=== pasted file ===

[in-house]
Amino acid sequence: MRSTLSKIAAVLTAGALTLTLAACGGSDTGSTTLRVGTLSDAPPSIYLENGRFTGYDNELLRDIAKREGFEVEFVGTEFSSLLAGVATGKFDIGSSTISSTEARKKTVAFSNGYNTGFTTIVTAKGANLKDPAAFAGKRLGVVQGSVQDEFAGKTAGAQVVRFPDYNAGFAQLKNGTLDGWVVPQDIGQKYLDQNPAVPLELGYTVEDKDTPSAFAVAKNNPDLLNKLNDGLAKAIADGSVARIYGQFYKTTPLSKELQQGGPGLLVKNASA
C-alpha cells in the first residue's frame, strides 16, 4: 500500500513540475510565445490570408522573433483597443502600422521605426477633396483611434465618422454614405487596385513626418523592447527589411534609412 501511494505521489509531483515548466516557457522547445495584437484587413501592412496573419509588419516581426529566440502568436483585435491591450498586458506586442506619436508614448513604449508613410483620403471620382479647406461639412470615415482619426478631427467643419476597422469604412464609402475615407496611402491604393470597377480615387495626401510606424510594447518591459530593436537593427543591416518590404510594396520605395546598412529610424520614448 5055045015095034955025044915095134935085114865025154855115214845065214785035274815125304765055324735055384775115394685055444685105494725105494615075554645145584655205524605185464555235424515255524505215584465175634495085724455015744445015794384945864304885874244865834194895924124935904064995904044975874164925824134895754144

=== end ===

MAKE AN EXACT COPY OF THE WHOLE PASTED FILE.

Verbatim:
[in-house]
Amino acid sequence: MRSTLSKIAAVLTAGALTLTLAACGGSDTGSTTLRVGTLSDAPPSIYLENGRFTGYDNELLRDIAKREGFEVEFVGTEFSSLLAGVATGKFDIGSSTISSTEARKKTVAFSNGYNTGFTTIVTAKGANLKDPAAFAGKRLGVVQGSVQDEFAGKTAGAQVVRFPDYNAGFAQLKNGTLDGWVVPQDIGQKYLDQNPAVPLELGYTVEDKDTPSAFAVAKNNPDLLNKLNDGLAKAIADGSVARIYGQFYKTTPLSKELQQGGPGLLVKNASA
C-alpha cells in the first residue's frame, strides 16, 4: 500500500513540475510565445490570408522573433483597443502600422521605426477633396483611434465618422454614405487596385513626418523592447527589411534609412 501511494505521489509531483515548466516557457522547445495584437484587413501592412496573419509588419516581426529566440502568436483585435491591450498586458506586442506619436508614448513604449508613410483620403471620382479647406461639412470615415482619426478631427467643419476597422469604412464609402475615407496611402491604393470597377480615387495626401510606424510594447518591459530593436537593427543591416518590404510594396520605395546598412529610424520614448 5055045015095034955025044915095134935085114865025154855115214845065214785035274815125304765055324735055384775115394685055444685105494725105494615075554645145584655205524605185464555235424515255524505215584465175634495085724455015744445015794384945864304885874244865834194895924124935904064995904044975874164925824134895754144